When I interviewed Congresswoman Barbara Lee about health care last week, we also talked about the jobs bill the House voted on that same day. The bill gives a tax break to companies that hire the jobless, and extends highway and mass transit construction programs through the end of the year. Although it passed, it was a tight 212-209 vote--with Lee and 21 other Congressional Black Caucus members voting against it.
"It's not a jobs a bill," she said angrily. "It's a tax credit bill, which is fine. We don't oppose tax credits for businesses, but we have to have a comprehensive job creation effort if we're going to begin to reduce unemployment rates in the African-American and Latino communities, which are the most chronically unemployed."
Missing from the so-called jobs bill are provisions that the CBC has been calling for since last November--local funding for job training, and public jobs initiatives that target areas with disproportionately high rates of poverty and joblessness. The CBC had multiple meetings with Senate leadership about this, and yet their ideas didn't make the bill.
Speaking on Wednesday at the Senate Democratic Progressive Media Summit, Majority Leader Harry Reid explained that the Senate is adopting a slower, piece-by-piece strategy. He compared passing jobs legislation to his high school baseball team winning a championship series (stay with me; the analogy does make sense). "We didn't do it by hitting a lot of home runs; we did it by winning a lot of singles," he said.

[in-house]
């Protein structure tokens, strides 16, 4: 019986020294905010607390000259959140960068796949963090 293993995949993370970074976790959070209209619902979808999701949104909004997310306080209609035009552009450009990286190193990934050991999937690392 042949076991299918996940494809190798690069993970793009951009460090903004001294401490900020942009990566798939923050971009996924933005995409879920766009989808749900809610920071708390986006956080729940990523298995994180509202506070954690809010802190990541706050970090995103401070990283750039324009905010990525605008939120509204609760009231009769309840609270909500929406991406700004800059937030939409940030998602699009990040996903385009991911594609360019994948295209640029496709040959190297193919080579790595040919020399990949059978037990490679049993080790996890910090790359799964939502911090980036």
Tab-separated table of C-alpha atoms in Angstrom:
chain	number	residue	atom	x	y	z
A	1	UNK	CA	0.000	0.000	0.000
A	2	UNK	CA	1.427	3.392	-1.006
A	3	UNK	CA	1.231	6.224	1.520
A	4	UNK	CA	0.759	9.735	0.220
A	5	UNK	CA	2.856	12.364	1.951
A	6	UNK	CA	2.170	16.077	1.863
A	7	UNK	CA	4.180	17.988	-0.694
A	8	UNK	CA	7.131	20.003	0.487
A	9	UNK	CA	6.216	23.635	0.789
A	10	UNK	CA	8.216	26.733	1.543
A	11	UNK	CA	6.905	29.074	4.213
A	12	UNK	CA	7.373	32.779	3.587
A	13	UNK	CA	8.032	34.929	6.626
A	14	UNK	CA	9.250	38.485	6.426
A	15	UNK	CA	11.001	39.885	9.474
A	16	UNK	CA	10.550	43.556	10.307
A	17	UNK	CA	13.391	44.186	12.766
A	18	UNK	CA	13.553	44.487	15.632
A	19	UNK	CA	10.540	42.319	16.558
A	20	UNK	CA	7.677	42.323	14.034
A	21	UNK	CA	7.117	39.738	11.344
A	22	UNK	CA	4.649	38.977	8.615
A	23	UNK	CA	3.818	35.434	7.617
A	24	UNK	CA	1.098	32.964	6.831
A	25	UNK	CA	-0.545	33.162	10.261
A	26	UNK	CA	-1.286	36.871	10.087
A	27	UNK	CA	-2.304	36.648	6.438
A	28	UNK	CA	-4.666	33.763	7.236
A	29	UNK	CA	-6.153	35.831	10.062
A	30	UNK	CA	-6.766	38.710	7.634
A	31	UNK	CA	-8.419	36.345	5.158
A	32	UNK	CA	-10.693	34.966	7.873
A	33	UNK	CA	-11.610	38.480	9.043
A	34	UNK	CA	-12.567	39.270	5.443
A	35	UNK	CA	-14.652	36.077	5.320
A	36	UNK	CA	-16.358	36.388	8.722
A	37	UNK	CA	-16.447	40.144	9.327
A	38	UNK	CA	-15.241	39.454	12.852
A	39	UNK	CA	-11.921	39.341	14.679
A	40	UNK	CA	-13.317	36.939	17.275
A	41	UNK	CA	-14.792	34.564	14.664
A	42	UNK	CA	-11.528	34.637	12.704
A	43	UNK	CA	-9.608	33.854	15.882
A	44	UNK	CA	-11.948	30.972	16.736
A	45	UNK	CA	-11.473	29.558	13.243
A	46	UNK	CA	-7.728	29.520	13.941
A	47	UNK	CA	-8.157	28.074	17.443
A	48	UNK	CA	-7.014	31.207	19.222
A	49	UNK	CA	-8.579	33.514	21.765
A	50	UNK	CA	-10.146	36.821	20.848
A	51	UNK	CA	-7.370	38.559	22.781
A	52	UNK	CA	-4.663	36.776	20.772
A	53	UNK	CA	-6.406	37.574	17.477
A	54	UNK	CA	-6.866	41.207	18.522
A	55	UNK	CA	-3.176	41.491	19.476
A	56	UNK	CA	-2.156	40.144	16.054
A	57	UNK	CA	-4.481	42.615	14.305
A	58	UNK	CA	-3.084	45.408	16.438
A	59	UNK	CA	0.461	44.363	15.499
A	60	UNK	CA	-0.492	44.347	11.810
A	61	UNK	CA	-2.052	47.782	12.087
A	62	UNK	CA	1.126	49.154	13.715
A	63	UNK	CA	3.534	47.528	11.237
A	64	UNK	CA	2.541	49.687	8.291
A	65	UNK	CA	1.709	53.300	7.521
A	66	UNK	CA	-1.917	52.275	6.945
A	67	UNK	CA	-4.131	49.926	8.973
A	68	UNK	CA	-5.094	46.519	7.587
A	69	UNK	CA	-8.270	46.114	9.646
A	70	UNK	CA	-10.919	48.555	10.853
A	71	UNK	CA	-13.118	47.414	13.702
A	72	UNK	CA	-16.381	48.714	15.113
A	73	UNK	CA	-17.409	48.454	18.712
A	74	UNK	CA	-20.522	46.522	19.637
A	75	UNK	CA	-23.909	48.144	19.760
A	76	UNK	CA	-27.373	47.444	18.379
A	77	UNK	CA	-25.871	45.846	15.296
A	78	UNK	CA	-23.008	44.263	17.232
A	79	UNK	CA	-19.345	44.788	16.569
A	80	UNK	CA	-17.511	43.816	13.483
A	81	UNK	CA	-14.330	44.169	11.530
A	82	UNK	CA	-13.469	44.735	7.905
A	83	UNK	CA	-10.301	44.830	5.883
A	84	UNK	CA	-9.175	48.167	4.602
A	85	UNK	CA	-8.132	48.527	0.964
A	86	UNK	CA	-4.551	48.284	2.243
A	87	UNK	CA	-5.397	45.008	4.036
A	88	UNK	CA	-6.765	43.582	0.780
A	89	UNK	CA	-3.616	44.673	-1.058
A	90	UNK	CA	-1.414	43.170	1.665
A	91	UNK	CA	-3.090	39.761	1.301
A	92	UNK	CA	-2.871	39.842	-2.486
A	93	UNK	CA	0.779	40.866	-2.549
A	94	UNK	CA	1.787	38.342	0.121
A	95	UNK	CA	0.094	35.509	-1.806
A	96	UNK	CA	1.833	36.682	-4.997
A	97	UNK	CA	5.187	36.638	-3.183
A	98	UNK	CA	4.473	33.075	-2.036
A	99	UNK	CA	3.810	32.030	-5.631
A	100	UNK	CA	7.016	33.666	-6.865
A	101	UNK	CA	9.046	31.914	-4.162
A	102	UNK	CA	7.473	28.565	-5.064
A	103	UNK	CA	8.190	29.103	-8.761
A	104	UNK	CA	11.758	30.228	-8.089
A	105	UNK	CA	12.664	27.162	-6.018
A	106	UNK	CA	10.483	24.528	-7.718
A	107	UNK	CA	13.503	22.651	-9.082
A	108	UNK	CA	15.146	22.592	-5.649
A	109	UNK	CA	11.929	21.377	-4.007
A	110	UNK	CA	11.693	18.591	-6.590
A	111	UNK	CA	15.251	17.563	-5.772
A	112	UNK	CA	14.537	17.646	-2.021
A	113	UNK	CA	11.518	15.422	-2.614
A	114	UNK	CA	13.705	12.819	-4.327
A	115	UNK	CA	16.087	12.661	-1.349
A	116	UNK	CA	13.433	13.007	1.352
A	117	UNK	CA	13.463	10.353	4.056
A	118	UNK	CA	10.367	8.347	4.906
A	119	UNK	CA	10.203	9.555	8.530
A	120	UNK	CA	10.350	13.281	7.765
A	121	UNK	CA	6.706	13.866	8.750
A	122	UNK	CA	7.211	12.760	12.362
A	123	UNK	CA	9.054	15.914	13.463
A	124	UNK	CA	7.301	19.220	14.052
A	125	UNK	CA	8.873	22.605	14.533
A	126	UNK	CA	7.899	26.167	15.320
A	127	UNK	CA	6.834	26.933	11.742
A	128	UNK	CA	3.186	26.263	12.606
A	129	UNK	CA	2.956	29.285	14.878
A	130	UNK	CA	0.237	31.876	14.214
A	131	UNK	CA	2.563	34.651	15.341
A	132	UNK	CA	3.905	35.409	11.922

New York Senator Charles Schumer pointed out that last week's jobs bill was one of the few to pass the Senate lately without a Republican filibuster. "If you do one big bill with everything in it, then you have one part of it that gets attacked," he said, explaining that when one part gets held up, the whole measure gets held up. "This is not just a jobs bill, but a jobs agenda."
Schumer said that Senate Democrats will introduce new jobs programs every couple of weeks, and he was confident that they will pass. In the middle of the media summit, in fact, the senators took a break to vote on a bill to extend unemployment benefits for a year. This measure passed, with a 62-36 vote. Now it goes to the House.
No word, however, on whether any of these smaller bills will include the CBC provisions to target job creation and training in the most economically depressed communities. Either way, Representative Barbara Lee is unimpressed with the Senate strategy. In a statement last month she wrote, "A 'go slow,' piecemeal approach will do little to address our nation's need for employment."
What do you think--do Senate Dems have the right idea with their "piecemeal approach" to jobs legislation? Or is the strategy too weak for tackling such a critical issue?
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